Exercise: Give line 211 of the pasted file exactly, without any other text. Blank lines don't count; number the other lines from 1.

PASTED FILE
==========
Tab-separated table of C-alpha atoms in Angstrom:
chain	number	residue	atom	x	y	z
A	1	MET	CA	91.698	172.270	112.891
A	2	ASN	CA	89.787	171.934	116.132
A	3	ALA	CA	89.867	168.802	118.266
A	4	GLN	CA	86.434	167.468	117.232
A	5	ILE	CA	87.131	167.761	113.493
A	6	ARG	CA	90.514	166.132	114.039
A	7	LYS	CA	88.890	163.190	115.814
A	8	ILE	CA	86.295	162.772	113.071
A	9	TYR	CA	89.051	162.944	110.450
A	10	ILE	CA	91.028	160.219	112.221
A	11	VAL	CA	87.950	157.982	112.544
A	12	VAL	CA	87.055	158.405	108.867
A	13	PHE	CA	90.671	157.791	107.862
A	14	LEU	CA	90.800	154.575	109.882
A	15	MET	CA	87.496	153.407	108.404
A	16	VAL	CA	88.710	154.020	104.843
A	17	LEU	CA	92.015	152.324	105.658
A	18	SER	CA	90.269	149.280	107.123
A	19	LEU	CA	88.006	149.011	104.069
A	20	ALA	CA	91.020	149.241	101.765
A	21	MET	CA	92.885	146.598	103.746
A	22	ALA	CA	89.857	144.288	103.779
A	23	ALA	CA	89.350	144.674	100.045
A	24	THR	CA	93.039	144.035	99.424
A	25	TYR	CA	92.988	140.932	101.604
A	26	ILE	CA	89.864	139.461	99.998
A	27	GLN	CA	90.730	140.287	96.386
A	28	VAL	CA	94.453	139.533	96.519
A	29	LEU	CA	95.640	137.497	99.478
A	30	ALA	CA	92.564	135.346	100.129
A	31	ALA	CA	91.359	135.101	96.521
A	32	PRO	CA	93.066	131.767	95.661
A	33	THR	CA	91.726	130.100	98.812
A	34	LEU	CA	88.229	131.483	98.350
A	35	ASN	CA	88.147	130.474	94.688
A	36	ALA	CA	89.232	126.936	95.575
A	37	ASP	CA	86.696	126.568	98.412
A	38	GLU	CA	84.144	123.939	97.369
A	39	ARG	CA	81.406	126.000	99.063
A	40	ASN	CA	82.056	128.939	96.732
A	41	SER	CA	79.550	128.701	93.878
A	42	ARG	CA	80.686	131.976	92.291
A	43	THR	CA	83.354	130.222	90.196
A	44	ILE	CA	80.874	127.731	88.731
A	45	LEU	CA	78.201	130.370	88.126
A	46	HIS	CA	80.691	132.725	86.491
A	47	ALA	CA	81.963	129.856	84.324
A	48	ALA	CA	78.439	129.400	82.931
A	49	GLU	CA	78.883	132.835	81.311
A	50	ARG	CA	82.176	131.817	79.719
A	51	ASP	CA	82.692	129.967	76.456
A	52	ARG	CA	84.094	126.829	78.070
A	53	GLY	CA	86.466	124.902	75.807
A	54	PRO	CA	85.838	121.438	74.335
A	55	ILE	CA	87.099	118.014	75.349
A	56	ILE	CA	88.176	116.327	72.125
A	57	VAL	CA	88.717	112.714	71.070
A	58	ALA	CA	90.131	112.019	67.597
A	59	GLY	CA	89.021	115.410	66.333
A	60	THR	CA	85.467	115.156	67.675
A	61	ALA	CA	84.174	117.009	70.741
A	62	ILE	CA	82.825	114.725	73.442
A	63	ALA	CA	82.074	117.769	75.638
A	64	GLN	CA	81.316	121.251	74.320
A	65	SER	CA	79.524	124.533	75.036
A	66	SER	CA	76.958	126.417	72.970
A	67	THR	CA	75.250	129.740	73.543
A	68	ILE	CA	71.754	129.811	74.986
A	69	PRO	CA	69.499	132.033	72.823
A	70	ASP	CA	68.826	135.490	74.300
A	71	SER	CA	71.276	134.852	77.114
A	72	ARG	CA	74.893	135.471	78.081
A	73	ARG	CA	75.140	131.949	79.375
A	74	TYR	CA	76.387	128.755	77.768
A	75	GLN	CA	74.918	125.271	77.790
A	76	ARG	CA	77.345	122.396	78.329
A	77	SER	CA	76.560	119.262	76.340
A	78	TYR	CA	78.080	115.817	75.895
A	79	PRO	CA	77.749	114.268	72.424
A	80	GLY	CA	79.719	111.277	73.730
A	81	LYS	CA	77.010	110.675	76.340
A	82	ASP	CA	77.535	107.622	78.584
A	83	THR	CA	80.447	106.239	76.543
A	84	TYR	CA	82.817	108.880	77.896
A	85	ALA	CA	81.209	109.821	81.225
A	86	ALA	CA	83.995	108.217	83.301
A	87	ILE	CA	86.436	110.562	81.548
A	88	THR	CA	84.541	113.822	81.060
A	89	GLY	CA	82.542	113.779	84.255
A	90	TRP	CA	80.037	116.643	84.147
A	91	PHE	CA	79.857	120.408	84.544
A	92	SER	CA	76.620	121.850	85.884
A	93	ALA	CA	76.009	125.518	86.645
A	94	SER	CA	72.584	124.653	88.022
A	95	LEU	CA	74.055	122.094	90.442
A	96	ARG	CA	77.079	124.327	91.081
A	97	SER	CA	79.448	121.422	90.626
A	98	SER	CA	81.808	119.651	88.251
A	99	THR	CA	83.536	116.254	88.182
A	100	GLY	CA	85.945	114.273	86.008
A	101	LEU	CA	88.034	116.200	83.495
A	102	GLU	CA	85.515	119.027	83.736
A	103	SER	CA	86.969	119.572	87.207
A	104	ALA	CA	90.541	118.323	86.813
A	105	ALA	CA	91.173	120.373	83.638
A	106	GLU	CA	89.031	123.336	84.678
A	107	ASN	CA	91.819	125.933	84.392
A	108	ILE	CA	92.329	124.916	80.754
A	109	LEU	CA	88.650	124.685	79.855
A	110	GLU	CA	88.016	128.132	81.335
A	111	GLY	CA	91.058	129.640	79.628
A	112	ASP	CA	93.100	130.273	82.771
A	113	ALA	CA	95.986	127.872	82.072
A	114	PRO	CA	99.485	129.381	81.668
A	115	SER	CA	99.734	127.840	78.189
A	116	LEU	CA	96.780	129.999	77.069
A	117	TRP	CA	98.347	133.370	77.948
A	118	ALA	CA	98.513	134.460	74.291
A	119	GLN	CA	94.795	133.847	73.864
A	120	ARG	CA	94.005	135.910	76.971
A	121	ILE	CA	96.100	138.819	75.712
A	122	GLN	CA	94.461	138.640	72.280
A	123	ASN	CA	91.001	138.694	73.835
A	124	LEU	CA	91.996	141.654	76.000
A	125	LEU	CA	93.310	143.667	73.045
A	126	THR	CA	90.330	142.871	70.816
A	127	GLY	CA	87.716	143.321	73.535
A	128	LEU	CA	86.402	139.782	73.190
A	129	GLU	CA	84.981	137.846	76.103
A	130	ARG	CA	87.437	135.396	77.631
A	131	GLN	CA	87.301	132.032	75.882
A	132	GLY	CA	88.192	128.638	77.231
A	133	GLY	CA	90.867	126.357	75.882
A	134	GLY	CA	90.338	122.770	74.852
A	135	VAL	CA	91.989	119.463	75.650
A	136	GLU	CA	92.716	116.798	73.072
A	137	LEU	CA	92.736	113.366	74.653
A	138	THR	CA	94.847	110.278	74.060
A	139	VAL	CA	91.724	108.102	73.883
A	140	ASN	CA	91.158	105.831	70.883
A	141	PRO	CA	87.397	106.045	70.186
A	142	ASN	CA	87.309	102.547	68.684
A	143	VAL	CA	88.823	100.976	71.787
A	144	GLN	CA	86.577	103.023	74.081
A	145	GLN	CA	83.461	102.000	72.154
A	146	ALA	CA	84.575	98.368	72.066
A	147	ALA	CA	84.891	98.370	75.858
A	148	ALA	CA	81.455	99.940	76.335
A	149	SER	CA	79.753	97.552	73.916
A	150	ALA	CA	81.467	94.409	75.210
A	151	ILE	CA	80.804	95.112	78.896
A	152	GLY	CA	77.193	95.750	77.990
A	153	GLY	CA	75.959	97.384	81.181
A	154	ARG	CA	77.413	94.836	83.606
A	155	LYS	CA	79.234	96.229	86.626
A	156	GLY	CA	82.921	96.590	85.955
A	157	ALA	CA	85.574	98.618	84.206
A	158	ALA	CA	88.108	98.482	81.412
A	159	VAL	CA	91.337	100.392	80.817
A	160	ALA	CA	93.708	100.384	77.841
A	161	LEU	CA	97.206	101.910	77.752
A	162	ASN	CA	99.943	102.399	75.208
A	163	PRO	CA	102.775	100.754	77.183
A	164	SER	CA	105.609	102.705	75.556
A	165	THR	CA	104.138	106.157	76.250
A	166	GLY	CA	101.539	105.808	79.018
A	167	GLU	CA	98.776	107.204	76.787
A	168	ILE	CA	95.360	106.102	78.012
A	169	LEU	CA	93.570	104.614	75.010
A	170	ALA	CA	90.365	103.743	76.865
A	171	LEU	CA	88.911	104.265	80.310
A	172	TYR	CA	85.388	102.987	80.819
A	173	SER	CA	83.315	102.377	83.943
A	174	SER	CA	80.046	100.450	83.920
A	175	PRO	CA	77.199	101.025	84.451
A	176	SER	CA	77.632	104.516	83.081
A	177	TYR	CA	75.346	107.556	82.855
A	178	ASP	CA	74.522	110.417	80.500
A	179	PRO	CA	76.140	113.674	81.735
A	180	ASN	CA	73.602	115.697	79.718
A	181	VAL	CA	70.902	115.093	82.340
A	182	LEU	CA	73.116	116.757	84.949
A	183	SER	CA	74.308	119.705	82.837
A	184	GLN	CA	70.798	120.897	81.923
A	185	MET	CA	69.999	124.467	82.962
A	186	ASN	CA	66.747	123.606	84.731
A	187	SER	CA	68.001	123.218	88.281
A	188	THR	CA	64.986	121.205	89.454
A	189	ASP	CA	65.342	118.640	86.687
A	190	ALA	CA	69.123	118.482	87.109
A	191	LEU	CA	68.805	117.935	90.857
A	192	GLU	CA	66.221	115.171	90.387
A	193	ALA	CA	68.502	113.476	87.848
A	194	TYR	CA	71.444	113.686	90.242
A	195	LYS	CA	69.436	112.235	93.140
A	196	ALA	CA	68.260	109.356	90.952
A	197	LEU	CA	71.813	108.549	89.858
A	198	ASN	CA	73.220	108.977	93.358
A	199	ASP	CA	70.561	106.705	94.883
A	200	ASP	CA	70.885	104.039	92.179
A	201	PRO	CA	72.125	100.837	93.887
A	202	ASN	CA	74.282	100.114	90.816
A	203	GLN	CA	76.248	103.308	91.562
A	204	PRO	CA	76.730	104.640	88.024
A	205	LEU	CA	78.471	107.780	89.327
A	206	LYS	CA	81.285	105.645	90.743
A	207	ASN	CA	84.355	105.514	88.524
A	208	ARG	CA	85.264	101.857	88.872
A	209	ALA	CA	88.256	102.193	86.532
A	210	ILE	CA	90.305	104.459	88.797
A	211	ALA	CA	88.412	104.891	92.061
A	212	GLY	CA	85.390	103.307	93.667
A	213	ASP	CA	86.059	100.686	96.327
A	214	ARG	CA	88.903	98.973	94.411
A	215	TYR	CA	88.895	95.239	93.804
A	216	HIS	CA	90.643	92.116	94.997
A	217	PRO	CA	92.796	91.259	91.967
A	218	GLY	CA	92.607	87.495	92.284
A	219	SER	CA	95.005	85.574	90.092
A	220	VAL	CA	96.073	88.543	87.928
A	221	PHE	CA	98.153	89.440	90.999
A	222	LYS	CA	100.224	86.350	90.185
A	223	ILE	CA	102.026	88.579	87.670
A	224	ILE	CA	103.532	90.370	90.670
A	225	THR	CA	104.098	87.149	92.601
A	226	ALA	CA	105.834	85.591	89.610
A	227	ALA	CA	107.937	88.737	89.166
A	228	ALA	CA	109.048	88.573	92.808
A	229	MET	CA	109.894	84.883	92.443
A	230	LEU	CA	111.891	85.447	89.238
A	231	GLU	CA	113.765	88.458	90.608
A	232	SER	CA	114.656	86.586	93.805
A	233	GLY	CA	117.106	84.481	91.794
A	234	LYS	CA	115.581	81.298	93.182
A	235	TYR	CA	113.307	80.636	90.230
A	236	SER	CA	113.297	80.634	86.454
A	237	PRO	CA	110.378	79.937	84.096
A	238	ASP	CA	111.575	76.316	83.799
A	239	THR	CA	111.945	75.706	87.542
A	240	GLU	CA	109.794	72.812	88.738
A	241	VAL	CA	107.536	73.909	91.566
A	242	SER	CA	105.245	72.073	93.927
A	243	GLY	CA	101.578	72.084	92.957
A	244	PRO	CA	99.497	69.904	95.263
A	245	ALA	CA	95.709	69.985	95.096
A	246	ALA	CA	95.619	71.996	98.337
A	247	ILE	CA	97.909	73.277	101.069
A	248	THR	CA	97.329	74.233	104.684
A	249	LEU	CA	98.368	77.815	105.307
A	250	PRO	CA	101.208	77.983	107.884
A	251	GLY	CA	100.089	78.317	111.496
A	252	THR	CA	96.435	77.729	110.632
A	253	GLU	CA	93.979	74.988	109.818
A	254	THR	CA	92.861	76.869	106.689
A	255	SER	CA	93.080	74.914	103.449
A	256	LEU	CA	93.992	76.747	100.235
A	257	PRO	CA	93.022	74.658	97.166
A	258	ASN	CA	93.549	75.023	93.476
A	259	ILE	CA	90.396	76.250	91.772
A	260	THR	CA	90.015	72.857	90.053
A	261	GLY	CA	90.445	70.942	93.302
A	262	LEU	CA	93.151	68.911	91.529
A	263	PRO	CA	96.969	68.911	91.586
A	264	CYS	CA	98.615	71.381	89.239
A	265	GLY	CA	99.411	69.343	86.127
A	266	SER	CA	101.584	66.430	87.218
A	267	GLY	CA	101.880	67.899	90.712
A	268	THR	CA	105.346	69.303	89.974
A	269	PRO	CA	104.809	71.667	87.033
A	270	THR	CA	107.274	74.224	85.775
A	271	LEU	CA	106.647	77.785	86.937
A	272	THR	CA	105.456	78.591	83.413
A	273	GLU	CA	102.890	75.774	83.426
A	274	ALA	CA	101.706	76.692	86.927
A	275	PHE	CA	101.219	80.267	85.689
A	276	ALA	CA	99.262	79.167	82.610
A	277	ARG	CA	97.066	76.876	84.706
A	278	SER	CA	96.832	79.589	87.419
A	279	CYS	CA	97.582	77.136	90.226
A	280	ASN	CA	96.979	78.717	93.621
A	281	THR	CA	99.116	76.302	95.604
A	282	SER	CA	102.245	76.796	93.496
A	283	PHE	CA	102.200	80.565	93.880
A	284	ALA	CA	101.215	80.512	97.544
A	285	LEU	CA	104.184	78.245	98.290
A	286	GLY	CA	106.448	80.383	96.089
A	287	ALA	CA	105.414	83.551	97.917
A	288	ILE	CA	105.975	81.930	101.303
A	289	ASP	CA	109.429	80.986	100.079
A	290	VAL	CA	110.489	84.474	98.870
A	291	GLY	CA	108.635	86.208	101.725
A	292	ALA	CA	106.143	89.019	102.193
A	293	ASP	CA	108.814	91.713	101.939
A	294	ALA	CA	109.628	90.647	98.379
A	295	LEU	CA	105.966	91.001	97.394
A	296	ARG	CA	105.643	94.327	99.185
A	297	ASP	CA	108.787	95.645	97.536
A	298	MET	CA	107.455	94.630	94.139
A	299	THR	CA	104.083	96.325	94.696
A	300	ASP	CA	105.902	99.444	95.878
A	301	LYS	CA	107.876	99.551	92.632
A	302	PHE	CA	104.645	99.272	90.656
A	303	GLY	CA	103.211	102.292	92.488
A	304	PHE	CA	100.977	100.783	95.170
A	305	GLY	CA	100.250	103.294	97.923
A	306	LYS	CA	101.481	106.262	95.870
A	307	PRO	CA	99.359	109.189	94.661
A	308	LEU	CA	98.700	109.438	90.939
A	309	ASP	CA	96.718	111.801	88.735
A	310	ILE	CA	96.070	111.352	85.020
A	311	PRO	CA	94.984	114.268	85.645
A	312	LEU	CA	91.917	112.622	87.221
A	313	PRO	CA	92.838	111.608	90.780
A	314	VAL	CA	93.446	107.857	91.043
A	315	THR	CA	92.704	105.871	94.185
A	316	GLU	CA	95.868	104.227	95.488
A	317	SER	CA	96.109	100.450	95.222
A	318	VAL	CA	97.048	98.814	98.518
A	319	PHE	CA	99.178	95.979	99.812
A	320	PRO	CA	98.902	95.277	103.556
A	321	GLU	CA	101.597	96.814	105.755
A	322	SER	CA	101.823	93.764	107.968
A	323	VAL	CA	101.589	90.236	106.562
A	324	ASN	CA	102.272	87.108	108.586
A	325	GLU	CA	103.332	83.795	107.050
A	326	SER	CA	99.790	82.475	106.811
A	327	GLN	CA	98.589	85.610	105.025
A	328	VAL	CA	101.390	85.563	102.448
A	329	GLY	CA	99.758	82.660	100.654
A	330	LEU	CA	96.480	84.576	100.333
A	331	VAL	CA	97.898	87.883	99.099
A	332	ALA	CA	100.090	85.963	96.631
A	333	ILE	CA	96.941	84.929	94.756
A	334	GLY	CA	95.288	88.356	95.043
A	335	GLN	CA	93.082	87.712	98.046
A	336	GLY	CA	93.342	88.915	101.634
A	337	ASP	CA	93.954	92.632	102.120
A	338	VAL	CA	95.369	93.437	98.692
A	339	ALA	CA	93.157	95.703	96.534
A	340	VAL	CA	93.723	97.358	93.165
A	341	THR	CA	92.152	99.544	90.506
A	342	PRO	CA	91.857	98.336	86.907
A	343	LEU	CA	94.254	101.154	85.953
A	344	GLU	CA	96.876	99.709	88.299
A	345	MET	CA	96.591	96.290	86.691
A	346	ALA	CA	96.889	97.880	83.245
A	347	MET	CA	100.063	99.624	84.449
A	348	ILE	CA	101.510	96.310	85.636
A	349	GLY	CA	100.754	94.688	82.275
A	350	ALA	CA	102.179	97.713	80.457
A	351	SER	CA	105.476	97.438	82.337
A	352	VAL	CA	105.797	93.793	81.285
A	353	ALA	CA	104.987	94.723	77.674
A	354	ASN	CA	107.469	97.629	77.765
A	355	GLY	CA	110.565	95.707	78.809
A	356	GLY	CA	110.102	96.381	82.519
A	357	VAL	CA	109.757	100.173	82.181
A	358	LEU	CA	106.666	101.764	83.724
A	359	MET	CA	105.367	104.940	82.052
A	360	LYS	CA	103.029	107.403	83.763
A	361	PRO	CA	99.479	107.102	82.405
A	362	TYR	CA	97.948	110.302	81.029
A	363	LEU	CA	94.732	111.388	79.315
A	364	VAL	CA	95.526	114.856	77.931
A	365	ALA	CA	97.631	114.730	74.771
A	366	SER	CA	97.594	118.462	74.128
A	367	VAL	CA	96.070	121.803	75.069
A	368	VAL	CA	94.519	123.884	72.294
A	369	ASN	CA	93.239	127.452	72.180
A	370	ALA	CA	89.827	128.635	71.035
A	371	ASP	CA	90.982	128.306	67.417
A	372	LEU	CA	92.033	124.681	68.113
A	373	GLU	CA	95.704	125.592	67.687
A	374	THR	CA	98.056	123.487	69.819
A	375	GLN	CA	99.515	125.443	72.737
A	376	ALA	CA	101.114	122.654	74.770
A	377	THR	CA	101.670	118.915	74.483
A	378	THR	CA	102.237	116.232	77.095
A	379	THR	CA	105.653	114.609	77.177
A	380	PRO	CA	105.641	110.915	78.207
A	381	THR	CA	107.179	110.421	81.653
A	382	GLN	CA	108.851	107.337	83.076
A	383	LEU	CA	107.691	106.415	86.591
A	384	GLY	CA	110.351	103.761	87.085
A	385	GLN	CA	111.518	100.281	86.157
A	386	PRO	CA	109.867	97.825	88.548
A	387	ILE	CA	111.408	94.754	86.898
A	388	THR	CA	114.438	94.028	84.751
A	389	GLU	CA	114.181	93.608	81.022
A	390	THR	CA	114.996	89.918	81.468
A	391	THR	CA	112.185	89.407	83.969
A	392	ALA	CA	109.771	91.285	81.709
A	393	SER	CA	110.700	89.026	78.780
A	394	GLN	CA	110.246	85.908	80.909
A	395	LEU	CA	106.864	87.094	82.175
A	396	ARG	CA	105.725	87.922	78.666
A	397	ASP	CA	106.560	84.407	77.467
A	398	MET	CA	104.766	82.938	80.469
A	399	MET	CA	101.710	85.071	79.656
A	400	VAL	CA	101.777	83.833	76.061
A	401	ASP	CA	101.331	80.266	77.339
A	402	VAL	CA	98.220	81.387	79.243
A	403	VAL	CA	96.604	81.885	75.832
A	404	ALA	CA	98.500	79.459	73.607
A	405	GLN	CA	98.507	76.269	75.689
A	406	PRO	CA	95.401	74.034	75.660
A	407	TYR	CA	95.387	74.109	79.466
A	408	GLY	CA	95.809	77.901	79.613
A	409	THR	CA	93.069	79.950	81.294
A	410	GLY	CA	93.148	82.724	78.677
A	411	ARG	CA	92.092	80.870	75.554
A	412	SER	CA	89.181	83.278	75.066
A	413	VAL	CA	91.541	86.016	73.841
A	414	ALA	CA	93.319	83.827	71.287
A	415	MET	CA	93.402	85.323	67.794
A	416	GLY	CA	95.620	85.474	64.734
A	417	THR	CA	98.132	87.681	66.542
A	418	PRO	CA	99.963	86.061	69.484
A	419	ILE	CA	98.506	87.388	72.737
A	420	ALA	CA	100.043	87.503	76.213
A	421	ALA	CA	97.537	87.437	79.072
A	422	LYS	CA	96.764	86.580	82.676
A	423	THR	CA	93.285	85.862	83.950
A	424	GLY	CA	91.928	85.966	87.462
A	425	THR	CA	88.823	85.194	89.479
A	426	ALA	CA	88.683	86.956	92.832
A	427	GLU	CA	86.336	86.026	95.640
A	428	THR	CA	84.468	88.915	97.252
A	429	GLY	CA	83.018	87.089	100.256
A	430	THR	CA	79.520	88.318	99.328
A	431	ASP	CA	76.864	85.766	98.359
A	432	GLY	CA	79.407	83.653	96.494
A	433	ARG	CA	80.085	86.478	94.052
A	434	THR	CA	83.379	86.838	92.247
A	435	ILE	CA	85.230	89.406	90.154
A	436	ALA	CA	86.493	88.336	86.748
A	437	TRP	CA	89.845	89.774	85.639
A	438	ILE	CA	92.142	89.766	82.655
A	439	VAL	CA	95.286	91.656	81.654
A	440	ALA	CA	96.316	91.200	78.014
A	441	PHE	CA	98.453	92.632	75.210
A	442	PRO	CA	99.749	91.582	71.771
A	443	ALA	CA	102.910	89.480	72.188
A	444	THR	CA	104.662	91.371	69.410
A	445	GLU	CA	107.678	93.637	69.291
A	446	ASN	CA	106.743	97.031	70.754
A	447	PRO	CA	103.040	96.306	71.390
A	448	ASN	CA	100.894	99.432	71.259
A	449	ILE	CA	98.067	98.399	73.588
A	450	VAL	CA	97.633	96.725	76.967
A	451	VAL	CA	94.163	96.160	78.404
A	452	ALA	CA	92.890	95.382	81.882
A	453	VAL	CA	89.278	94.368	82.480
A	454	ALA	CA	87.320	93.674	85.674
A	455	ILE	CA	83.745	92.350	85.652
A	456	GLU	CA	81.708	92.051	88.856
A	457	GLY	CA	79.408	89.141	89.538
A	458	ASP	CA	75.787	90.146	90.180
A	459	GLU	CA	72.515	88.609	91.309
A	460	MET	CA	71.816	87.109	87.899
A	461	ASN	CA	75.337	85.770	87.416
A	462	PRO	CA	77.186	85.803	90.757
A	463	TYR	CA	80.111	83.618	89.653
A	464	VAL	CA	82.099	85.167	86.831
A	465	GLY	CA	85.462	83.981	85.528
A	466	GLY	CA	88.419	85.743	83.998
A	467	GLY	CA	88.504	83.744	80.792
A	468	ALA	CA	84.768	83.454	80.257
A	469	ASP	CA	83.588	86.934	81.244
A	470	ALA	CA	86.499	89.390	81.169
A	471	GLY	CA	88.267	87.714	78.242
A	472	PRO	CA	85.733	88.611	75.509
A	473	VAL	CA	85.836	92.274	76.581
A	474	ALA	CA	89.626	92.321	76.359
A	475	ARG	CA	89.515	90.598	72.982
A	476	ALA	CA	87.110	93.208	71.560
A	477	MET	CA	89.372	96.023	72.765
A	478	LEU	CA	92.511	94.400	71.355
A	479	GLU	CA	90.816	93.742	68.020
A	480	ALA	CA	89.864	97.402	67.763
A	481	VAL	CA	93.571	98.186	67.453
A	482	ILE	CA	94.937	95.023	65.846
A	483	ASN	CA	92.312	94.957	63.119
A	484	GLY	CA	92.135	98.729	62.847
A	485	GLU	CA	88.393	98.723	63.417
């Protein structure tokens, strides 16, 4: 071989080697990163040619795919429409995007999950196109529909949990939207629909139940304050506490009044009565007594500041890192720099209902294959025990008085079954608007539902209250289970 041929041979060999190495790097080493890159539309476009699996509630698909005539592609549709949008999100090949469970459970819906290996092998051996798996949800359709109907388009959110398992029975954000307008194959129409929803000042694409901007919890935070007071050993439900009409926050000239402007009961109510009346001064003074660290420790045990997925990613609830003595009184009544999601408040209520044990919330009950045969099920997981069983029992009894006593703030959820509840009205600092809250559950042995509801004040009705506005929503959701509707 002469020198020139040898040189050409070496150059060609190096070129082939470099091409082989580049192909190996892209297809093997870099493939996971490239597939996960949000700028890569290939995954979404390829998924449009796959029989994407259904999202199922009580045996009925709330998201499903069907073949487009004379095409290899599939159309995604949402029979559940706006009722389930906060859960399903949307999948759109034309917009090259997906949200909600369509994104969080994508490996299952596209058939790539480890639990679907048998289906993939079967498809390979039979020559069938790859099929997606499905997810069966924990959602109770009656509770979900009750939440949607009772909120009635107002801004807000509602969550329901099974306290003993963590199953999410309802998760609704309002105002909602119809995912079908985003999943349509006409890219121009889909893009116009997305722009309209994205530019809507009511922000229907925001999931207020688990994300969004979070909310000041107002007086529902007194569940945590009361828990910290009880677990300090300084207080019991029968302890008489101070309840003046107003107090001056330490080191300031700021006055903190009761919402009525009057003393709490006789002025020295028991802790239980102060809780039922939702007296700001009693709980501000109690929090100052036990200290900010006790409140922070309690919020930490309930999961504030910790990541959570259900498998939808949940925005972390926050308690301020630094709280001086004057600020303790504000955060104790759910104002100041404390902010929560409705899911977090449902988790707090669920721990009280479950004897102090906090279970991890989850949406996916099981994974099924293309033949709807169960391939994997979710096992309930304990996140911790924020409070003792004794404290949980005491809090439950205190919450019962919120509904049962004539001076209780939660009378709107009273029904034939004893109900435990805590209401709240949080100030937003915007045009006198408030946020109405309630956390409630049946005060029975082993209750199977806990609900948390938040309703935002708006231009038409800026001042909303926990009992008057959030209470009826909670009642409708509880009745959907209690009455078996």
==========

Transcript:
A	209	ALA	CA	88.256	102.193	86.532